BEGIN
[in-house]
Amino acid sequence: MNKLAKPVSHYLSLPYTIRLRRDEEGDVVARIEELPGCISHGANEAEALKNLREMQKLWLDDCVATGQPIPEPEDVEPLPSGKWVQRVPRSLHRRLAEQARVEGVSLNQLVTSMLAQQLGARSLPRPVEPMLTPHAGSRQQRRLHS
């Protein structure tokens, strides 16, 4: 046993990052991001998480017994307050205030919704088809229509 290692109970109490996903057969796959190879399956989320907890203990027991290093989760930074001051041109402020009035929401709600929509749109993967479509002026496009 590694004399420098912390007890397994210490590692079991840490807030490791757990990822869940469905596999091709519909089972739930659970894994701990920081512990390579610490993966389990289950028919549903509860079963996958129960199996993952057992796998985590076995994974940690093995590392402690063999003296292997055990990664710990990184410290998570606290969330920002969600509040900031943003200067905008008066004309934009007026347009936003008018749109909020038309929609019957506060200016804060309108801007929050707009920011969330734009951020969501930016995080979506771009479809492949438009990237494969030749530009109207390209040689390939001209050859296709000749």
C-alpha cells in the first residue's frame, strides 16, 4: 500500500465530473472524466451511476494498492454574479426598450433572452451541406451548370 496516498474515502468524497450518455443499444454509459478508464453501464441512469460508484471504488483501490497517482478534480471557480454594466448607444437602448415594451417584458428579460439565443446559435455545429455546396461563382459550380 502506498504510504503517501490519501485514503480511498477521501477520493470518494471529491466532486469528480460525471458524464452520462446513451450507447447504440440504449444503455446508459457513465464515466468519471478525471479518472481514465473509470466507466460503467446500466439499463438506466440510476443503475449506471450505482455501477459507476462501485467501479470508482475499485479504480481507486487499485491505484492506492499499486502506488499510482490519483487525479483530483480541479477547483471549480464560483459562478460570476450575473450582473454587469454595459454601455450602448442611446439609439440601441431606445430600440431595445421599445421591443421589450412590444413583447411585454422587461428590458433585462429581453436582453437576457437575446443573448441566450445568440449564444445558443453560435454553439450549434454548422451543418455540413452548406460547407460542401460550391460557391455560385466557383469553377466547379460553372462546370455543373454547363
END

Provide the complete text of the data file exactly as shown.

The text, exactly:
[in-house]
Amino acid sequence: MNKLAKPVSHYLSLPYTIRLRRDEEGDVVARIEELPGCISHGANEAEALKNLREMQKLWLDDCVATGQPIPEPEDVEPLPSGKWVQRVPRSLHRRLAEQARVEGVSLNQLVTSMLAQQLGARSLPRPVEPMLTPHAGSRQQRRLHS
């Protein structure tokens, strides 16, 4: 046993990052991001998480017994307050205030919704088809229509 290692109970109490996903057969796959190879399956989320907890203990027991290093989760930074001051041109402020009035929401709600929509749109993967479509002026496009 590694004399420098912390007890397994210490590692079991840490807030490791757990990822869940469905596999091709519909089972739930659970894994701990920081512990390579610490993966389990289950028919549903509860079963996958129960199996993952057992796998985590076995994974940690093995590392402690063999003296292997055990990664710990990184410290998570606290969330920002969600509040900031943003200067905008008066004309934009007026347009936003008018749109909020038309929609019957506060200016804060309108801007929050707009920011969330734009951020969501930016995080979506771009479809492949438009990237494969030749530009109207390209040689390939001209050859296709000749």
C-alpha cells in the first residue's frame, strides 16, 4: 500500500465530473472524466451511476494498492454574479426598450433572452451541406451548370 496516498474515502468524497450518455443499444454509459478508464453501464441512469460508484471504488483501490497517482478534480471557480454594466448607444437602448415594451417584458428579460439565443446559435455545429455546396461563382459550380 502506498504510504503517501490519501485514503480511498477521501477520493470518494471529491466532486469528480460525471458524464452520462446513451450507447447504440440504449444503455446508459457513465464515466468519471478525471479518472481514465473509470466507466460503467446500466439499463438506466440510476443503475449506471450505482455501477459507476462501485467501479470508482475499485479504480481507486487499485491505484492506492499499486502506488499510482490519483487525479483530483480541479477547483471549480464560483459562478460570476450575473450582473454587469454595459454601455450602448442611446439609439440601441431606445430600440431595445421599445421591443421589450412590444413583447411585454422587461428590458433585462429581453436582453437576457437575446443573448441566450445568440449564444445558443453560435454553439450549434454548422451543418455540413452548406460547407460542401460550391460557391455560385466557383469553377466547379460553372462546370455543373454547363